By James Porter
“The boys and girls of Sigma Phi, some will live, some will die.”
I’ll let you in on a little something—I like trains. I grew up watching Thomas the Tank Engine, I’ve owned three model train sets in my lifetime (one of which I still have the locomotive displayed on my desk), and I’m looking to volunteer at the local railroad museum. So, movies with trains call to me, regardless of the quality. Terror Train is no exception. Even though I understood fully before watching it that it was likely a generic, low-quality, teen slasher film, I was still drawn to Terror Train. Directed by Roger Spottiswoode, Terror Train was his directorial debut before going on to make other movies like Tomorrow Never Dies and Turner & Hooch.
The story is as basic as they come. A group of frat boys played a humiliating prank on the school nerd that doesn’t go as planned, resulting in the victim going insane and being shipped off to a psychiatric hospital. Fast forward three years. The whole class is invited to their graduation party (which is, oddly, a costume party), set aboard a train. Naturally, someone else is on board the train as well (I wonder who). This extra passenger is bent on killing everybody involved in the prank, donning other peoples’ costumes in order to move about the train undetected.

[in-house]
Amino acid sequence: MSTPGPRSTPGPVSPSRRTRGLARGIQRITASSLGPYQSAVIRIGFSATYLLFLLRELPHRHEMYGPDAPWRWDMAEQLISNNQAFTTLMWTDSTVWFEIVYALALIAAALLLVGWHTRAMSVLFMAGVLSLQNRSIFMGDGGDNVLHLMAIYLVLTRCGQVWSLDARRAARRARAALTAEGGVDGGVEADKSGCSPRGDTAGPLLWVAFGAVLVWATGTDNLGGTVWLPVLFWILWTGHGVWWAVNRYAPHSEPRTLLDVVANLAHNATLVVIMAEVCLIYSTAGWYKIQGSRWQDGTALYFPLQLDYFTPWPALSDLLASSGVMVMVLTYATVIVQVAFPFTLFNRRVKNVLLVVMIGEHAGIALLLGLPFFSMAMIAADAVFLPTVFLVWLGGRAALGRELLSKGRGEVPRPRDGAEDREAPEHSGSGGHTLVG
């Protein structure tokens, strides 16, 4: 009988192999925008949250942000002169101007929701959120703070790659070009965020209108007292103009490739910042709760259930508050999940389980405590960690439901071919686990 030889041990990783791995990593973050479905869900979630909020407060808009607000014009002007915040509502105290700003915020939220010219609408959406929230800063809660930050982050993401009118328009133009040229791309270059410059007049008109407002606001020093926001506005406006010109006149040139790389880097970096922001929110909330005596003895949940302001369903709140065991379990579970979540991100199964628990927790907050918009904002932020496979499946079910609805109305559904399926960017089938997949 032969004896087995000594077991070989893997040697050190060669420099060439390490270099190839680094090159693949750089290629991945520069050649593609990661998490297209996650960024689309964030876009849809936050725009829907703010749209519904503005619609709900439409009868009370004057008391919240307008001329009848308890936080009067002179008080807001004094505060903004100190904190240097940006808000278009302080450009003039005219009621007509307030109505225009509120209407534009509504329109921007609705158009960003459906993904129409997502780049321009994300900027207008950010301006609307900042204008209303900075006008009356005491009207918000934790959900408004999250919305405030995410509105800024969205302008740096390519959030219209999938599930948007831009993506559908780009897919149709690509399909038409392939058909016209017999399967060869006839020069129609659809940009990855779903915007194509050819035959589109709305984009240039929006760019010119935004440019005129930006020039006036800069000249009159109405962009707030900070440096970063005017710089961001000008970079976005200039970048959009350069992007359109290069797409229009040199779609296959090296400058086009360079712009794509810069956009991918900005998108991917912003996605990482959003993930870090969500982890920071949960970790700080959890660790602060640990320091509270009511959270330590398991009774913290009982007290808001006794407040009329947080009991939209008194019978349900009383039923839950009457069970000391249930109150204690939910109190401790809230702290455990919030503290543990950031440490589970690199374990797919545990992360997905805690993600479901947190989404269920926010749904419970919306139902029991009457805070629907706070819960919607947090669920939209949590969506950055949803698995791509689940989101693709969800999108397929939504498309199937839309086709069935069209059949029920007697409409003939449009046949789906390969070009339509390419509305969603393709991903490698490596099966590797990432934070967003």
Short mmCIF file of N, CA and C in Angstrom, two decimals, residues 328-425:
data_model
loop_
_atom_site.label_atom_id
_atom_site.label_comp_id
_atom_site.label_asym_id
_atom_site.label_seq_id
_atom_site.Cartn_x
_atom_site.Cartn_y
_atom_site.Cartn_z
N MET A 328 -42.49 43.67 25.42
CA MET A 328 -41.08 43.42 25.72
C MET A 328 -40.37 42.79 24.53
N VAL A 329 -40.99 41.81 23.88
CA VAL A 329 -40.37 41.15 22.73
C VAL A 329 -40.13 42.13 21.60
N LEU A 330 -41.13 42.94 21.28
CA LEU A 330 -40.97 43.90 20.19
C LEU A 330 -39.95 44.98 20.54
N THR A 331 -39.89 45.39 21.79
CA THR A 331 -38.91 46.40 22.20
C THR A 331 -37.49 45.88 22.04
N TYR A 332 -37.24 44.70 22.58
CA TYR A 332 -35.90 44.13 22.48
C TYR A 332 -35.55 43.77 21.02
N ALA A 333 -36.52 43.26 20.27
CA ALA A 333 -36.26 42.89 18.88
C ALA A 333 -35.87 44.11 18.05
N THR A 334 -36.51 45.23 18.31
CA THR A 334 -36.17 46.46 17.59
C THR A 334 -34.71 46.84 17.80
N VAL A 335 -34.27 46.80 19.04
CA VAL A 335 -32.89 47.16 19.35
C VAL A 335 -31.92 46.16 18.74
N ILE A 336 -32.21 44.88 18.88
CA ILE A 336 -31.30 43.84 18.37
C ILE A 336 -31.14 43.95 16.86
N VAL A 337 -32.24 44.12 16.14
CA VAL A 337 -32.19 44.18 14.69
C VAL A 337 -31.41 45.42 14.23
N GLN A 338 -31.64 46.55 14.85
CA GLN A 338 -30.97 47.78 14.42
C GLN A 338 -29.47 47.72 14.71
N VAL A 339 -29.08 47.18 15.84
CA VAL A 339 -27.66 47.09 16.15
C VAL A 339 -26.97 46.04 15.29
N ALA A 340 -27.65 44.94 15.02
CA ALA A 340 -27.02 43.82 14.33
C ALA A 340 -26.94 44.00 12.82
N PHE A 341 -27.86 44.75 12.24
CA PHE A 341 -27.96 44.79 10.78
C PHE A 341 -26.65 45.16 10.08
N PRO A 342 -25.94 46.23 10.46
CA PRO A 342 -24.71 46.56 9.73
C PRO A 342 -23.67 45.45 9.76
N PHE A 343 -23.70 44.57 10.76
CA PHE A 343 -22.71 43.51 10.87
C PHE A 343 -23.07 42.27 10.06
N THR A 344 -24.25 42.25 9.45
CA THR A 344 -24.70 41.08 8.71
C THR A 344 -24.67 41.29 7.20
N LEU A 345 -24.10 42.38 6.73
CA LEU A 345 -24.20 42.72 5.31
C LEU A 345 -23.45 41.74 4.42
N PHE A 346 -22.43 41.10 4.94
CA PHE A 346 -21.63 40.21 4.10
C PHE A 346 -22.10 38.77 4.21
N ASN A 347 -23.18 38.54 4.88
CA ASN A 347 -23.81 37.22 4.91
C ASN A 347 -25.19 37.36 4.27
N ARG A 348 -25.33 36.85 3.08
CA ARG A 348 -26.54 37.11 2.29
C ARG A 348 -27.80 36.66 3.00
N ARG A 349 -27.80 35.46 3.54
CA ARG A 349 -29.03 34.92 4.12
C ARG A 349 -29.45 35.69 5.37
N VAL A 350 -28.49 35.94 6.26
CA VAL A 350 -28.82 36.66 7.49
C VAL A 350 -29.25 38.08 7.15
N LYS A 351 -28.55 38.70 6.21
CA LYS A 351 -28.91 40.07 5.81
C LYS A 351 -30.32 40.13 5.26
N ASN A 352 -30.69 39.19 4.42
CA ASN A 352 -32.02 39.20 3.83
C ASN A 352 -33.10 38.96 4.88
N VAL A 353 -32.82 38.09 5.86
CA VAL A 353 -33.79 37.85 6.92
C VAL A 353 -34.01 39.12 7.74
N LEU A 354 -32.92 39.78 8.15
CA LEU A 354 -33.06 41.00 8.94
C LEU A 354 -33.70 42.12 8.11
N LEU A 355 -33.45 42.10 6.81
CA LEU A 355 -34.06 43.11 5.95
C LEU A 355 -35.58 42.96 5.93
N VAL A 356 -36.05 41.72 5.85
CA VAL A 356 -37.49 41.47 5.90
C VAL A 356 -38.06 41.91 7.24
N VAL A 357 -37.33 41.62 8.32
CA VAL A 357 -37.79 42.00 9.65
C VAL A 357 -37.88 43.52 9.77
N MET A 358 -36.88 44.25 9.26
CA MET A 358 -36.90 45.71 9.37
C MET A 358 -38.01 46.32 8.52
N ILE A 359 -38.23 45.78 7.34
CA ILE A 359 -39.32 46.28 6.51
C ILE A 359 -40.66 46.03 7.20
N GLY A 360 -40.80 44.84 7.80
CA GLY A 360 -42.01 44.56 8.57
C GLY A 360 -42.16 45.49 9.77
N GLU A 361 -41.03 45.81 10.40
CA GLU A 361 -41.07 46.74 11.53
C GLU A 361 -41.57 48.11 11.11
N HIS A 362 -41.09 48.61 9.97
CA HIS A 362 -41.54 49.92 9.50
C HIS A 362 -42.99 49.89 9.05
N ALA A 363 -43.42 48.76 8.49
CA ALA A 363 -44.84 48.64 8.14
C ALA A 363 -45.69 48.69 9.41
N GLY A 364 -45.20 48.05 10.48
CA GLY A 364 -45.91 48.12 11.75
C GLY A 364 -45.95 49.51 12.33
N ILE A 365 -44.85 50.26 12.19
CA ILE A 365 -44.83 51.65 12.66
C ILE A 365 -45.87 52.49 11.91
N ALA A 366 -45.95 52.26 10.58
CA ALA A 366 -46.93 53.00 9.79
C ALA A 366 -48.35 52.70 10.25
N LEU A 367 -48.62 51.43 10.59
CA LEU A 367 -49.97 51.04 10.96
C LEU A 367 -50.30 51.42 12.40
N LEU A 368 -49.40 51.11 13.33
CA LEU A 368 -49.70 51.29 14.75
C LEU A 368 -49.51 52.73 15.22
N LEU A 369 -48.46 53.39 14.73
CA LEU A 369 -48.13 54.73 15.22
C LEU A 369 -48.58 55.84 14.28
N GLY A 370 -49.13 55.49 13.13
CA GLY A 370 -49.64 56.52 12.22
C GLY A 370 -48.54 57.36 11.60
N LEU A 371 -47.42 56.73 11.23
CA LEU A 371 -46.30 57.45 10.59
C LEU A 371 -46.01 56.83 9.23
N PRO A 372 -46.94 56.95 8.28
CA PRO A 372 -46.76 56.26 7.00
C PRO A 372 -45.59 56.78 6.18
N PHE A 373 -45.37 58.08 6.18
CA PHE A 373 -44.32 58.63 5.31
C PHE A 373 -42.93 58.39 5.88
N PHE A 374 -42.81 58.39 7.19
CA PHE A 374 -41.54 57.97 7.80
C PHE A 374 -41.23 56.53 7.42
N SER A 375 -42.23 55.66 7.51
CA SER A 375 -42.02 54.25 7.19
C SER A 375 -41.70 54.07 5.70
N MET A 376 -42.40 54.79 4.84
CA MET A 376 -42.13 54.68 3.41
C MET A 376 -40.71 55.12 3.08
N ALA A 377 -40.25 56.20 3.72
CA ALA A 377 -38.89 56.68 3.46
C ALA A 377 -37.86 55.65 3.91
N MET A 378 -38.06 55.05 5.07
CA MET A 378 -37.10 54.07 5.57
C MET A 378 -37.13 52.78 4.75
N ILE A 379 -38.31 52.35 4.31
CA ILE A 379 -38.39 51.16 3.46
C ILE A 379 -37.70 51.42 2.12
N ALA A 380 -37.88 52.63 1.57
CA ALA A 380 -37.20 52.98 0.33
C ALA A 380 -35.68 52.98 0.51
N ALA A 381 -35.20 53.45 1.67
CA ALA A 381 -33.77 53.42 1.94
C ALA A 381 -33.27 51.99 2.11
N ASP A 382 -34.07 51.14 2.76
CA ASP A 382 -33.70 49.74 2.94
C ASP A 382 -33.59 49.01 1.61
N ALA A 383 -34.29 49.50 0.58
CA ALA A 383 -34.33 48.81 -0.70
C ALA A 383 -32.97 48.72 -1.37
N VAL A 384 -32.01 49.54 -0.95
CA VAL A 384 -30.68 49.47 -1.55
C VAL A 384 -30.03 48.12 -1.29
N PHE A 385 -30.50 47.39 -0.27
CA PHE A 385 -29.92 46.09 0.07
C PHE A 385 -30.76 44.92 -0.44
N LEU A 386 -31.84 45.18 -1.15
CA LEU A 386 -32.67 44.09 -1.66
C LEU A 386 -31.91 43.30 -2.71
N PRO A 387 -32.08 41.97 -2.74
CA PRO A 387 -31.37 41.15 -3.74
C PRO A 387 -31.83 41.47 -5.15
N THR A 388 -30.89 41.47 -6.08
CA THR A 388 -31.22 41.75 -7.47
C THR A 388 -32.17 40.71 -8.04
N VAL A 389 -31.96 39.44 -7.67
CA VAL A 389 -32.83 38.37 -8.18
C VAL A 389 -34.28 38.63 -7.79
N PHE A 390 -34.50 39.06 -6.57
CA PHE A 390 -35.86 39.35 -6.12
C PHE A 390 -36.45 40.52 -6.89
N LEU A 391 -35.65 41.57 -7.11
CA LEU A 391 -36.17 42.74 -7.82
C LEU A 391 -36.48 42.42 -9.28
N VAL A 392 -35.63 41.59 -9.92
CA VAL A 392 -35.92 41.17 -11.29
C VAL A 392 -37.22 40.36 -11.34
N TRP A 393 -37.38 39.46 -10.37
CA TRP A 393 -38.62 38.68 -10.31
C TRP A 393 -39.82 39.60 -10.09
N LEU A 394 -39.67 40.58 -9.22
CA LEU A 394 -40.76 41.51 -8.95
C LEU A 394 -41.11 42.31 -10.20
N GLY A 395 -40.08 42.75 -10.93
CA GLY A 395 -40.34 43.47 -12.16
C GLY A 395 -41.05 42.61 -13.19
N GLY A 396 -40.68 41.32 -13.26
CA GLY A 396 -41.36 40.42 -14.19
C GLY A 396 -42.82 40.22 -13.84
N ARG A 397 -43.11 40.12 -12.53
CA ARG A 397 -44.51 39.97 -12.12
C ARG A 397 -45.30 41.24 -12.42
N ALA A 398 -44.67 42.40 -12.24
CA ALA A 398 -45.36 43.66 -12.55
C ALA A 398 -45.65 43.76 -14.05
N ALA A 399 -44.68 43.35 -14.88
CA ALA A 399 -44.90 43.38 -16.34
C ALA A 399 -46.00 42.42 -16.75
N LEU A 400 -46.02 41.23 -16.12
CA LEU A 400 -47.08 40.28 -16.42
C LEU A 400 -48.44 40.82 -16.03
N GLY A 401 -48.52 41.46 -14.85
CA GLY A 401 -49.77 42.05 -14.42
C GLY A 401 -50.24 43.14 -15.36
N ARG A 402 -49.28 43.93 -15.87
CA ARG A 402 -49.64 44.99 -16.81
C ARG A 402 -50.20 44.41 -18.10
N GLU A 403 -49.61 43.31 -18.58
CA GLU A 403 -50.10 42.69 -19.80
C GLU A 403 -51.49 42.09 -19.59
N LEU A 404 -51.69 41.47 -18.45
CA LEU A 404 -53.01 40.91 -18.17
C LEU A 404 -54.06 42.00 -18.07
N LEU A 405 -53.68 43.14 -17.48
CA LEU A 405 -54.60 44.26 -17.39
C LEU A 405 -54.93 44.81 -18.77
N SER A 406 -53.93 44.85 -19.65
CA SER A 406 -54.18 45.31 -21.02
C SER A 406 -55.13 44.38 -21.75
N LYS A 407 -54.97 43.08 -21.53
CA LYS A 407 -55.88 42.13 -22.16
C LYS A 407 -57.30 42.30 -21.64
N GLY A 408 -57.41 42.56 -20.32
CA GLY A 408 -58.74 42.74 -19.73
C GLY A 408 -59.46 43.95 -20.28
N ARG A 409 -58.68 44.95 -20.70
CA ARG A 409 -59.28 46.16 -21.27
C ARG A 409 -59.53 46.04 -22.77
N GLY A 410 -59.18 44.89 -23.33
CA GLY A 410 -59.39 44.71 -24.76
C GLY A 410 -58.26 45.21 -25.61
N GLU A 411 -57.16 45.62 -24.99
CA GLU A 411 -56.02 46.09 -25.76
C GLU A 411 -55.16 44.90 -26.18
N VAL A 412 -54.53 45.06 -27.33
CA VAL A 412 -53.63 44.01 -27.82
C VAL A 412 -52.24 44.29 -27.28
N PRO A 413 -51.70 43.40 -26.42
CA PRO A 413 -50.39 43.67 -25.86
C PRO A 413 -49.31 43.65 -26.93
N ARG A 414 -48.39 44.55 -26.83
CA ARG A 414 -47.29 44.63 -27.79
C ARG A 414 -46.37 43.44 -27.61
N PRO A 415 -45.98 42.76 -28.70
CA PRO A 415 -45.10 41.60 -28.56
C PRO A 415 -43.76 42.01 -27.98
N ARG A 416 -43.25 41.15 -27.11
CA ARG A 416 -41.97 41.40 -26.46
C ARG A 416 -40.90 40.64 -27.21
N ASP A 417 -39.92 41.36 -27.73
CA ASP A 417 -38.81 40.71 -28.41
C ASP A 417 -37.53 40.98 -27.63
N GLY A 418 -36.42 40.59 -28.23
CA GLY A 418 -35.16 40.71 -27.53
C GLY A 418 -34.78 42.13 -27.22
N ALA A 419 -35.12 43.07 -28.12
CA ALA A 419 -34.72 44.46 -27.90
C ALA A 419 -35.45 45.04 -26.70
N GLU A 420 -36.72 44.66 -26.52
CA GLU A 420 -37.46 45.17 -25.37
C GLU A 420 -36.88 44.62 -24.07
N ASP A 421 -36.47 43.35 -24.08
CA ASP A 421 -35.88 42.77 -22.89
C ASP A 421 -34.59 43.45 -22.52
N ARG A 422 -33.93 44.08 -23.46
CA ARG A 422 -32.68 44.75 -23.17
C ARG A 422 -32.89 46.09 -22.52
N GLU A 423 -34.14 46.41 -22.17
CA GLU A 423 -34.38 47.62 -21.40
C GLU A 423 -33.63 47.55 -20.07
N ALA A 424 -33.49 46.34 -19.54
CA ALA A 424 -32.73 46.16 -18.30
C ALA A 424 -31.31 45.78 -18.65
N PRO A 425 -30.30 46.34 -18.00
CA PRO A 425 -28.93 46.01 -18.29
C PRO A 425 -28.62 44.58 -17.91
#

Even though I didn’t expect this to be anything more than a bad slasher film set on a train, I still expected more than what I got. The film only got about three murders in before people started realizing there was a killer on board the train. The first two-thirds of the movie yielded very little: three kills by the killer, shots of everybody having fun at the party, the employees of the train investigating the bodies and trying to keep them under wraps to avoid a panic, Alana, the girl who reluctantly played a part in the prank three years ago (Jamie Lee Curtis), getting mad at Doc Manley (Hart Bochner) for his womanizing, and the rest of the class enjoying a magic show being put on by David Copperfield (yes, THE David Copperfield is in this movie). So, thoroughly predictable, but just not that well executed, even for those who love the genre.
If I had to point out some high points, I’d highlight Copperfield’s impressive tricks in this movie—feats that were pretty cool for 1980. Plus, while you can probably guess who the killer is from the beginning of the movie, they at least play around with the identity a bit in an interesting way that I will not spoil for you.
In the end, I probably wouldn’t recommend watching Terror Train unless you’re a diehard fan of the genre. Not much happens until the last third of the movie, the characters are either flat or dull, and aside from some neat playing around with it, you could probably guess the identity of the attacker from the get-go. The train drew me in (which ended up having a minor role in the movie), but wasn’t enough to make it worth it.